What is melasma?
Melasma (muh-LAZ-muh) is a common skin problem. It causes brown to gray-brown patches, usually on the face. Most people get it on their cheeks, bridge of their nose, forehead, chin, and above their upper lip. It also can appear on other parts of the body that get lots of sun, such as the forearms and neck.
One of the most common treatments for melasma is sun protection. This means wearing sunscreen every day and reapplying the sunscreen every 2 hours. Dermatologists also recommend wearing a wide-brimmed hat when you are outside. Sunscreen alone may not give you the protection you need
Women are far more likely than men to get melasma. It is so common during pregnancy that melasma is sometimes called “the mask of pregnancy.” Hormones seem to trigger melasma
How do dermatologists diagnose melasma?
Dermatologists can diagnose most patients by looking at their skin. To see how deeply the melasma penetrates the skin, your dermatologist may look at your skin under a device called a Wood’s light.
Sometimes melasma can look like another skin condition. To rule out another skin condition, your dermatologist may need to remove a small bit of skin. This procedure is called a skin biopsy.
How do dermatologists treat melasma?
Melasma can fade on its own. This usually happens when a trigger, such as a pregnancy or birth control pills, causes the melasma. When a woman delivers her baby or stops taking the birth control pills, melasma can fade.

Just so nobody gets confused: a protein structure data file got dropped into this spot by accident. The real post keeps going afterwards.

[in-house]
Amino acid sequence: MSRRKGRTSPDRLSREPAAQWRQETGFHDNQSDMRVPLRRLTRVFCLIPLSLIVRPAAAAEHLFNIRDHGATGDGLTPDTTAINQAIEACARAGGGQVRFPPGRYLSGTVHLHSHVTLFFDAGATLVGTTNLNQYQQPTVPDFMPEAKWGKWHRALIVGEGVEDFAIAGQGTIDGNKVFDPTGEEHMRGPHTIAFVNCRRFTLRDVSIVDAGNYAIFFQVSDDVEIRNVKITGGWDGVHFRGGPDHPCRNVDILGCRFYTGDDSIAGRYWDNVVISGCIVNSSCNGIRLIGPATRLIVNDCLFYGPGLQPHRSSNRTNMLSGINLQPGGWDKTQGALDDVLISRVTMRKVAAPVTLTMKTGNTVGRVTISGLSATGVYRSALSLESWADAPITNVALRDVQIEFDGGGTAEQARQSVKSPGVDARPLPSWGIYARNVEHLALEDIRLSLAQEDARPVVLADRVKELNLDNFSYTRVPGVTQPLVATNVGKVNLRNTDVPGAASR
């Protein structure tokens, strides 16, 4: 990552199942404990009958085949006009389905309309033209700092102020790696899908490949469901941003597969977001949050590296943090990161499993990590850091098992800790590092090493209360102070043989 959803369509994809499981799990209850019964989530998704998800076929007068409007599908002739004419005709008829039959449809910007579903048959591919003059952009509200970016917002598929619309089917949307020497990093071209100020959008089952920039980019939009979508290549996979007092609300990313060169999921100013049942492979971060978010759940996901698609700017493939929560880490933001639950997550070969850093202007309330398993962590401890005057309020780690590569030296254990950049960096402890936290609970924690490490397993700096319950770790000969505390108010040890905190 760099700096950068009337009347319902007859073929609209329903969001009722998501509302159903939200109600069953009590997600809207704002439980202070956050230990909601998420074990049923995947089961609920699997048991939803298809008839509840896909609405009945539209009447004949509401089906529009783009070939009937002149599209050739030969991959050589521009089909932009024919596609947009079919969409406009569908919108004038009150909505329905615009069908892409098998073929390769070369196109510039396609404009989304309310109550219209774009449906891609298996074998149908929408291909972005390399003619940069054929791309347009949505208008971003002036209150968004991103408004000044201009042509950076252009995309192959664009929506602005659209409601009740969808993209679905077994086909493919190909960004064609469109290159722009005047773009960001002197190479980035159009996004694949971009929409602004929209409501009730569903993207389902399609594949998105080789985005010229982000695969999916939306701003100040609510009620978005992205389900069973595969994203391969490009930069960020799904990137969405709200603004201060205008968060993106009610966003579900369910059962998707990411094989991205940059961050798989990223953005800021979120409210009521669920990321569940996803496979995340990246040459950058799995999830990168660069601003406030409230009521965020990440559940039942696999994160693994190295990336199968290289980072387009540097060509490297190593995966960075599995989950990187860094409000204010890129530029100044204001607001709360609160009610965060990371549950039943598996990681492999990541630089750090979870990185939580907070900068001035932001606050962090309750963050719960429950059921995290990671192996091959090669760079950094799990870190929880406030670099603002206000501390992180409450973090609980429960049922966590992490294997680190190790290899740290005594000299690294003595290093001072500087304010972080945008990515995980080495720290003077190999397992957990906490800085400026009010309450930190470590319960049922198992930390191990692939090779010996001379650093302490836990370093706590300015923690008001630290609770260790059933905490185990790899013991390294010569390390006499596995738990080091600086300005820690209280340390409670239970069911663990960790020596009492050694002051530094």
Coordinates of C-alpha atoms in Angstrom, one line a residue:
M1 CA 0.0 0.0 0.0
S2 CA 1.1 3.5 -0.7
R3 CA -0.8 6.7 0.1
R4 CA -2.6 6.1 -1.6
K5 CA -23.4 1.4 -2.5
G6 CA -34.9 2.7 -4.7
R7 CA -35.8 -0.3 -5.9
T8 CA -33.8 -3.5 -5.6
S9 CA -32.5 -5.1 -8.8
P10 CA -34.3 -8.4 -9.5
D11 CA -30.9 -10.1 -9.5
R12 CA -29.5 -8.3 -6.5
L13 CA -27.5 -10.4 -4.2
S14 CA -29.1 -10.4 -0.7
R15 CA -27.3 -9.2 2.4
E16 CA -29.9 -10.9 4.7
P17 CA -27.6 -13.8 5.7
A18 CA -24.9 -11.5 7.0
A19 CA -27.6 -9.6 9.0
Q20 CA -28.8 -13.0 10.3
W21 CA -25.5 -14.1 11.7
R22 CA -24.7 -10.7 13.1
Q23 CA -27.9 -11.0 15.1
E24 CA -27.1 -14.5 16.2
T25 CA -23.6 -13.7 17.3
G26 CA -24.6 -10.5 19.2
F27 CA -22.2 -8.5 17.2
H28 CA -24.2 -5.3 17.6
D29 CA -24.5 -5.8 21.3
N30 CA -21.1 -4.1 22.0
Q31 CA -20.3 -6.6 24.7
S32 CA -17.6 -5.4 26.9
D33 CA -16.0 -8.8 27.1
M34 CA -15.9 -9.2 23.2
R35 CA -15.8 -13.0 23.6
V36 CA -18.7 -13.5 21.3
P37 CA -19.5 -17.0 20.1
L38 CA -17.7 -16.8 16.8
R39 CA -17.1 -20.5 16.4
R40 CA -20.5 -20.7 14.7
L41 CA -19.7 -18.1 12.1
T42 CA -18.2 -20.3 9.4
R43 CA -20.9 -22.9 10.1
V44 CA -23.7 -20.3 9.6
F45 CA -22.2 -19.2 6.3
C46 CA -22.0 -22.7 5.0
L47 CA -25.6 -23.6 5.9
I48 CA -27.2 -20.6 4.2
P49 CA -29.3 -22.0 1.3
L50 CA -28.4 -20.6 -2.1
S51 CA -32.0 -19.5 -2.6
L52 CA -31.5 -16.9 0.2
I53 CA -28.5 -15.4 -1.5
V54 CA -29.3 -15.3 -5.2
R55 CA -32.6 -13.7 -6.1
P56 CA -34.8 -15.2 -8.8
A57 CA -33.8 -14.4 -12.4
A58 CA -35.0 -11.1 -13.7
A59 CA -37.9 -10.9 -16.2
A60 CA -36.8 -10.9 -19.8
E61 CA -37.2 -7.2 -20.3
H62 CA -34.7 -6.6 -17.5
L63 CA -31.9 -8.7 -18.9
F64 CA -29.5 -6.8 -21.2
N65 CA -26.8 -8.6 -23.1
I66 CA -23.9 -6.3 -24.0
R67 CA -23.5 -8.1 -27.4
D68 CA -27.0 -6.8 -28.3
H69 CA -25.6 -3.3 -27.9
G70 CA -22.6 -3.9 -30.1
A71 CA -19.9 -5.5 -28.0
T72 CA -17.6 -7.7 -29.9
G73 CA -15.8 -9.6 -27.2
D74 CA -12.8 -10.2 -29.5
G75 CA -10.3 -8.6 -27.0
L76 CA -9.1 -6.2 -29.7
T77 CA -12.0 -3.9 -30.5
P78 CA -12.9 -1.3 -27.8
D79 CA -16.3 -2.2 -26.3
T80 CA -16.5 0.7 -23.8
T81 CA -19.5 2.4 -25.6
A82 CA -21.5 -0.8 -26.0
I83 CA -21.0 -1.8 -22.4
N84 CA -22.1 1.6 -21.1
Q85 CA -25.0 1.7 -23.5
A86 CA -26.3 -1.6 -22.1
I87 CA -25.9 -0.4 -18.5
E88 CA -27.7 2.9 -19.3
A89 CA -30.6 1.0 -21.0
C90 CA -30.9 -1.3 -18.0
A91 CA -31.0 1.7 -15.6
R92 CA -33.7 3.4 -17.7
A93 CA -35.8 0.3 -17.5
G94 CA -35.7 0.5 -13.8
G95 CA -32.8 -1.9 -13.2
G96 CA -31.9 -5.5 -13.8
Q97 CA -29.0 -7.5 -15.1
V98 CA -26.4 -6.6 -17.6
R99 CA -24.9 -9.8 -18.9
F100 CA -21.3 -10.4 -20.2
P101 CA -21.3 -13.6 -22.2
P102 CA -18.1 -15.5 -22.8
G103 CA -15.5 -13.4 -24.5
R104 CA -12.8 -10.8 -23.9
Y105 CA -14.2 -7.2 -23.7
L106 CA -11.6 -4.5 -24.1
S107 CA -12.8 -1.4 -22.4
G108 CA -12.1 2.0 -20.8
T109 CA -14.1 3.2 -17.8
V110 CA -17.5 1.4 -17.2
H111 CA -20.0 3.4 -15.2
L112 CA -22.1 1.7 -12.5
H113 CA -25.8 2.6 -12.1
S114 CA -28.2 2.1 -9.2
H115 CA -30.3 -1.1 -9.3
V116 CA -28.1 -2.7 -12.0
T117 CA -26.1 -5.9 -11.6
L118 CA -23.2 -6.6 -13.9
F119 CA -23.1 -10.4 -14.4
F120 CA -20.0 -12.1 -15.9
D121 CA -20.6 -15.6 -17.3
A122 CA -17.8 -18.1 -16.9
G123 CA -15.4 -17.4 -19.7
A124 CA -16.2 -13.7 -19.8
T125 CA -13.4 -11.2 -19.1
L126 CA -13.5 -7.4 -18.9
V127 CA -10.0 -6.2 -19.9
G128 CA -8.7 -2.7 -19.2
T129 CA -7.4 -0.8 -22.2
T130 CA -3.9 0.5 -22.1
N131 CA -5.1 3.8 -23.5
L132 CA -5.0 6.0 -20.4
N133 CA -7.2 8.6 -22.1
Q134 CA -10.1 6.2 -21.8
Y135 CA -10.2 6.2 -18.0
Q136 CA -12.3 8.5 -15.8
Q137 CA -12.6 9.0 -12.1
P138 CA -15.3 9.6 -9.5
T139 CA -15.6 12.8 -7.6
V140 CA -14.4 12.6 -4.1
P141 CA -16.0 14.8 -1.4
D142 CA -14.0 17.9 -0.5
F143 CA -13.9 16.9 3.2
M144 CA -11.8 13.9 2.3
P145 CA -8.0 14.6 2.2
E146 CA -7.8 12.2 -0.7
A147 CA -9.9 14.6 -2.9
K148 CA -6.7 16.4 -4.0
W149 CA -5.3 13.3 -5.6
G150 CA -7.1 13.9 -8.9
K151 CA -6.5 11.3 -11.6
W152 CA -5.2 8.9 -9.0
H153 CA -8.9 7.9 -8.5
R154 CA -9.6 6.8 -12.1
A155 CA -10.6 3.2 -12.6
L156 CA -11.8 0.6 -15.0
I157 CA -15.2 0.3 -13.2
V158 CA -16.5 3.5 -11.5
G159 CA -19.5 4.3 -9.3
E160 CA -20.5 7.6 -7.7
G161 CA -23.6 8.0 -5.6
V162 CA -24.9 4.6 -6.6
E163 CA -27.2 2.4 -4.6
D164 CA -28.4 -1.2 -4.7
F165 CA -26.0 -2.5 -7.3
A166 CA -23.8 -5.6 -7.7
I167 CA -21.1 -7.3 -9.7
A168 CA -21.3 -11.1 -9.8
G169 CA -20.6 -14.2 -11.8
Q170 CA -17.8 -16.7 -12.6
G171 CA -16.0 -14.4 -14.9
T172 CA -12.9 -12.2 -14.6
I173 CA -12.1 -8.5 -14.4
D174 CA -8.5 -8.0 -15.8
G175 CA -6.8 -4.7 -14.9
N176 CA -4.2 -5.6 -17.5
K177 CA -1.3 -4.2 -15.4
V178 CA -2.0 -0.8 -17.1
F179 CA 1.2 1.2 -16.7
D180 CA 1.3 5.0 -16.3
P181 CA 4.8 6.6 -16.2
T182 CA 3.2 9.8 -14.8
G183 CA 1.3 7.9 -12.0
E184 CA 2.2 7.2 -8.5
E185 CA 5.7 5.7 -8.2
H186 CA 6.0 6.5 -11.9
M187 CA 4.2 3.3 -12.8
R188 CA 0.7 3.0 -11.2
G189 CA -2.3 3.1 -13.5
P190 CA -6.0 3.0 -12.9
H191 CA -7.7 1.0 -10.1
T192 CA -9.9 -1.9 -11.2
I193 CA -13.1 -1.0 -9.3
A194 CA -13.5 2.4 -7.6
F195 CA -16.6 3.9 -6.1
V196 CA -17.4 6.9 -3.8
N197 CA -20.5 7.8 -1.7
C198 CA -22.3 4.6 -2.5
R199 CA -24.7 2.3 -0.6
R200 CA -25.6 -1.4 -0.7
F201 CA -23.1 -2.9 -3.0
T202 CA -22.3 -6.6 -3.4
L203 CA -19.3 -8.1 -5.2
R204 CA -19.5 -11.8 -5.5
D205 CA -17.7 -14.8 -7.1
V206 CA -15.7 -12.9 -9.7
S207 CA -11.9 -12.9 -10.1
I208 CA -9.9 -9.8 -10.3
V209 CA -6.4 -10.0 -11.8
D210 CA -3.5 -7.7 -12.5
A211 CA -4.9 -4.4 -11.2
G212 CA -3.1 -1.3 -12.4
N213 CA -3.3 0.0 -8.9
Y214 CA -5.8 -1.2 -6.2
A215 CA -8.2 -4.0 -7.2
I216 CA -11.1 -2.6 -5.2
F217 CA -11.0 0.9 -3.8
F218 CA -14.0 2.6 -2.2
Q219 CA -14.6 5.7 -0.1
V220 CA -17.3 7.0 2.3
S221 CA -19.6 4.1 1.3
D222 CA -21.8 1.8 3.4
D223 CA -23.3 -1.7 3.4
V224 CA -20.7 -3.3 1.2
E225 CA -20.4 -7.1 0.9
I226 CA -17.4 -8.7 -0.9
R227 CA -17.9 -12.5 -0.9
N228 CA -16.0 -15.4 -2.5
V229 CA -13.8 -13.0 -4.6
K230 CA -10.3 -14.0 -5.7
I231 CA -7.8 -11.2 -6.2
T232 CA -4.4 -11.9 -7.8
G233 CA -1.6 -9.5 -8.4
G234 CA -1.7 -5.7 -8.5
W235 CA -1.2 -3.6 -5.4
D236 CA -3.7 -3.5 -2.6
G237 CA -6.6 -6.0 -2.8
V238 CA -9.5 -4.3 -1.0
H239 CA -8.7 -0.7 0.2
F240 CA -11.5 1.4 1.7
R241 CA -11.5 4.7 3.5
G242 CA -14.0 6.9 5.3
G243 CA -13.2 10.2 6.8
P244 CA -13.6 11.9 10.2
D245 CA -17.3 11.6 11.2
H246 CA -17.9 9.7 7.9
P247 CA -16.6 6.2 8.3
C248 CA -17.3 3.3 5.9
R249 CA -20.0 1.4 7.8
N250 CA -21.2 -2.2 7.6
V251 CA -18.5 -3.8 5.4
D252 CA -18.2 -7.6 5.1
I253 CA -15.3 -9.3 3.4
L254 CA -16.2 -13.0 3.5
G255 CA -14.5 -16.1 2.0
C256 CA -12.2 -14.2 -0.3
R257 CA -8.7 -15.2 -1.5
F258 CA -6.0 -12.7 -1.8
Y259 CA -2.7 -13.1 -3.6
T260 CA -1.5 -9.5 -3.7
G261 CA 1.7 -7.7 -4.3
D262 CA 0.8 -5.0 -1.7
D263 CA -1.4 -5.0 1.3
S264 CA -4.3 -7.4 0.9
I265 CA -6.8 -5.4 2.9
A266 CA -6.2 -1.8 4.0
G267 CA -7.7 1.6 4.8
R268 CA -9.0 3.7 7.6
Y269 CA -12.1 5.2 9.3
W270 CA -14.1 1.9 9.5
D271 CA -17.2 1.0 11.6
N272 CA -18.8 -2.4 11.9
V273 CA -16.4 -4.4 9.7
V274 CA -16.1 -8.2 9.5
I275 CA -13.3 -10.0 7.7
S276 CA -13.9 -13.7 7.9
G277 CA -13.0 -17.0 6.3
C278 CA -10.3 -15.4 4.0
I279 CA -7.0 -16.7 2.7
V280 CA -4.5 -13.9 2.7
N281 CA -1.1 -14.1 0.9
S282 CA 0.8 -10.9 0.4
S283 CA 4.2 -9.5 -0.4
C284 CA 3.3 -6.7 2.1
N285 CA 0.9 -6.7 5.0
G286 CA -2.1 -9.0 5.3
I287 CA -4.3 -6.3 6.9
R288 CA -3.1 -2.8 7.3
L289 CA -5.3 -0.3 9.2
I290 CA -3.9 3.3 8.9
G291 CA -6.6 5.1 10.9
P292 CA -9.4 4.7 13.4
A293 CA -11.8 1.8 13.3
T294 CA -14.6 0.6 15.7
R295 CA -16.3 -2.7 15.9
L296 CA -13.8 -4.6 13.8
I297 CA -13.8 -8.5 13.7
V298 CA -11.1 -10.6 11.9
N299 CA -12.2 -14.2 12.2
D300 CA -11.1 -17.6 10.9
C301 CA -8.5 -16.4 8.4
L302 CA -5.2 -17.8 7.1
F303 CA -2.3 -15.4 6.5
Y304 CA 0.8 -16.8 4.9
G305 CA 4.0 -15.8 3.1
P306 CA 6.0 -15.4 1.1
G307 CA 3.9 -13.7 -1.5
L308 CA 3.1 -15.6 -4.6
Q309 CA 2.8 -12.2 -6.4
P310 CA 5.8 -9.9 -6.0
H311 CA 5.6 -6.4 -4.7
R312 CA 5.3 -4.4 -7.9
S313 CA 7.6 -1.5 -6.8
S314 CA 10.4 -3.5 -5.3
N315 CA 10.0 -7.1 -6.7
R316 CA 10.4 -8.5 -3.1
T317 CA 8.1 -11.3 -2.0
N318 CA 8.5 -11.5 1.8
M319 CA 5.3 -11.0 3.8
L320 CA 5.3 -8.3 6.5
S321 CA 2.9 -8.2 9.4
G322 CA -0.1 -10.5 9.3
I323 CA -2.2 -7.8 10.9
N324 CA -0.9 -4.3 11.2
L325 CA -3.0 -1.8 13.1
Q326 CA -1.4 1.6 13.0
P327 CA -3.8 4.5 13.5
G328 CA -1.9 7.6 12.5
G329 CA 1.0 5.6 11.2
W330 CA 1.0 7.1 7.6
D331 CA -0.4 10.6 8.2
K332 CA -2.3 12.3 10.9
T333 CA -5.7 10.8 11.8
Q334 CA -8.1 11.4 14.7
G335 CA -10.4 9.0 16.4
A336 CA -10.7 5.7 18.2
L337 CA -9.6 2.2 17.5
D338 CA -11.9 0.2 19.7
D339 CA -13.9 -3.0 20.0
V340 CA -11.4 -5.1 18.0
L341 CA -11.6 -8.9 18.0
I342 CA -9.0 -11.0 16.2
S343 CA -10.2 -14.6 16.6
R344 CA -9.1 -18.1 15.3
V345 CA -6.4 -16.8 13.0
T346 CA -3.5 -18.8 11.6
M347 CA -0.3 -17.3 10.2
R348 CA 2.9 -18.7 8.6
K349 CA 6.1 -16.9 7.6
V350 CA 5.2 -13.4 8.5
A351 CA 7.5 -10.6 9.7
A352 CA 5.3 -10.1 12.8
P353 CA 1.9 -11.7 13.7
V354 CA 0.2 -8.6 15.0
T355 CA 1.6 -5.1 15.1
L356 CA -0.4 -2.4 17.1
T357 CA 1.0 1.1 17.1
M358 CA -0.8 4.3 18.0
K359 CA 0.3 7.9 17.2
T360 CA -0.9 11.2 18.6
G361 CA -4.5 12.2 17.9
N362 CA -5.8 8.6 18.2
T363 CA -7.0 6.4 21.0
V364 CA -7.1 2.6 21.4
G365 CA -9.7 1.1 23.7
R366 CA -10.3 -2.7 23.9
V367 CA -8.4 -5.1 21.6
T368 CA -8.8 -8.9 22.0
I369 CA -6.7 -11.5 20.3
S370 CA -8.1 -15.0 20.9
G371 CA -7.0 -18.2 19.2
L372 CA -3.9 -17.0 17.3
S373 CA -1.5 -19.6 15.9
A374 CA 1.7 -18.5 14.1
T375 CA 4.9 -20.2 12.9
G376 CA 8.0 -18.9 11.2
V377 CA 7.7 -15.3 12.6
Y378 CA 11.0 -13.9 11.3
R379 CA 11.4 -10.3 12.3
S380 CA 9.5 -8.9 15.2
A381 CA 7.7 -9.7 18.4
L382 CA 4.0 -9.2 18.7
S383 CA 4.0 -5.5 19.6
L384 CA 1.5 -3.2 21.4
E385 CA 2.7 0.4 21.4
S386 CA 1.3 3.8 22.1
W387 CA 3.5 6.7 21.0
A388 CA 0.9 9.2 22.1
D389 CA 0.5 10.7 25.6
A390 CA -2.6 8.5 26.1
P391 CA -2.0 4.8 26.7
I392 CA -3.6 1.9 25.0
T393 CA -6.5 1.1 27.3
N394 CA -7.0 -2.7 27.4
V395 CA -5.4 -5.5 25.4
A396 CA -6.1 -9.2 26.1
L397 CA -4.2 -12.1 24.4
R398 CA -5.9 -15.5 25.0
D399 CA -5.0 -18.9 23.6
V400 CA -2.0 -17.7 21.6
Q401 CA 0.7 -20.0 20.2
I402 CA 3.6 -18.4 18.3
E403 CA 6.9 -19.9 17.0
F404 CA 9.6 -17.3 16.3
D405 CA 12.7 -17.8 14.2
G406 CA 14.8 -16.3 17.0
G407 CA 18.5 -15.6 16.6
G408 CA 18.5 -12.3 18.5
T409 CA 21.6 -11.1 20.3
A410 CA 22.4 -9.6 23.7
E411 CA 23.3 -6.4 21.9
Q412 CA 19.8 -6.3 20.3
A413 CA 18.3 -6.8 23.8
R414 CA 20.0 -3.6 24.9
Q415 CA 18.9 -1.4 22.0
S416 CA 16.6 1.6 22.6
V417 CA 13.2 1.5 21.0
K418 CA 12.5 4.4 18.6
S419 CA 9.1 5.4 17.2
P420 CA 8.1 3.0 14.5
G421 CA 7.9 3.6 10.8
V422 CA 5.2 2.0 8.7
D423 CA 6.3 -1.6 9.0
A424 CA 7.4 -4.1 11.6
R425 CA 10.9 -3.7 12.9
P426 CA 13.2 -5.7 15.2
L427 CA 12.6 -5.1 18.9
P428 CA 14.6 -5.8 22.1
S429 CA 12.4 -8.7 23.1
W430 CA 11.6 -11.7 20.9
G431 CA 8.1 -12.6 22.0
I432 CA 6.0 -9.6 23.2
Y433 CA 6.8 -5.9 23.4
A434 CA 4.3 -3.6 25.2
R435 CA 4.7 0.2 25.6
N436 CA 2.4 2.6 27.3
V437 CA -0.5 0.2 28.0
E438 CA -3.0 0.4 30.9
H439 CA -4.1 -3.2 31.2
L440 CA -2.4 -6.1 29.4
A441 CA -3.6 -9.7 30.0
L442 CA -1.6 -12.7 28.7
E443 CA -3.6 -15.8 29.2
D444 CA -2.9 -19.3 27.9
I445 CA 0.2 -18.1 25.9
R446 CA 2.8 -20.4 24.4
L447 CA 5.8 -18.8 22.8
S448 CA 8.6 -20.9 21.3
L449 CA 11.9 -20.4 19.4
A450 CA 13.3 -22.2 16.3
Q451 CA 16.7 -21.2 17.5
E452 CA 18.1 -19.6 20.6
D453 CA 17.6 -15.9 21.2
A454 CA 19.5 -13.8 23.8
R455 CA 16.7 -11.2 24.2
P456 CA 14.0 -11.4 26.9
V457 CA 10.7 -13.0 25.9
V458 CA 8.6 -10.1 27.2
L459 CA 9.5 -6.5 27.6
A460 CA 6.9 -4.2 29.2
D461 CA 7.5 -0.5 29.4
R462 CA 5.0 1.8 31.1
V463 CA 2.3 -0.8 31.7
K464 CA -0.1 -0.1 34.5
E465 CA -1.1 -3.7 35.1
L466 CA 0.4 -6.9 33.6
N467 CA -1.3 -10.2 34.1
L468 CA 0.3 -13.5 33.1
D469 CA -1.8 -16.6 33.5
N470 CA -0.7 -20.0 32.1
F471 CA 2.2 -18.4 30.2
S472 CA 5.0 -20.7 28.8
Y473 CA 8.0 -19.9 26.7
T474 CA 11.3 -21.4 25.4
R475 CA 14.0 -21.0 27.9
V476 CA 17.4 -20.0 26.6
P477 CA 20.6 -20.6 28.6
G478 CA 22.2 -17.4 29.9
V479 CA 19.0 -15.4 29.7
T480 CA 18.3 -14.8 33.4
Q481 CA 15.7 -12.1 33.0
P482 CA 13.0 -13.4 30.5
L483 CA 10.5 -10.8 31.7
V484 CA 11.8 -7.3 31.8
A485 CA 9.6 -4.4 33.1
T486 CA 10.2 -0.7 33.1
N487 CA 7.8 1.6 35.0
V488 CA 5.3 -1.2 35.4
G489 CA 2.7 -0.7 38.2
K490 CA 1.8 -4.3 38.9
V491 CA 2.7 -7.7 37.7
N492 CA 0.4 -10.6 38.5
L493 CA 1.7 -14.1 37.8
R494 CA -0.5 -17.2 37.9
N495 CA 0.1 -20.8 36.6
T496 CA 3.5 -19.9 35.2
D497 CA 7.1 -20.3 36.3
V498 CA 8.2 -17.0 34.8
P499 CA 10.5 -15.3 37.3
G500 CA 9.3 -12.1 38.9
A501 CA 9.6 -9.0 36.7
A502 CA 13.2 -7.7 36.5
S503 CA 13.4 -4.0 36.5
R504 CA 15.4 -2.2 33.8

Some people, however, have melasma for years — or even a lifetime. If the melasma does not go away or a woman wants to keep taking birth control pills, melasma treatments are available. These include:
Hydroquinone: This medicine is a common first treatment for melasma. It is applied to the skin and works by lightening the skin. You will find hydroquinone in medicine that comes as a cream, lotion, gel, or liquid.
Tretinoin and corticosteroids: To enhance skin lightening, your dermatologist may prescribe a second medicine. This medicine may be tretinoin or a corticosteroid.
Other topical (applied to the skin) medicines: Your dermatologist may prescribe azelaic acid or kojic acid to help lighten melasma.
Procedures: If medicine you apply to your skin does not get rid of your melasma, a procedure may succeed. Procedures for melasma include a chemical peel, microdermabrasion, dermabrasion, laser treatment, or a light-based procedure. Only a dermatologist should perform these procedures.
Researchers from Xiamen University Affiliated Hospital (Fujian, China) conclude that acupuncture is effective for the alleviation of melasma. In a randomized parallel study, the acupuncture treatment group achieved a total efficacy rate of 82.22% and the drug control group achieved an efficacy rate of 62.50%.
The acupuncture treatment was administered daily, except during menstruation. Each treatment course consisted of 30 acupuncture treatments followed by a 7 day break before the next course began. All patients received 2 treatment courses in total.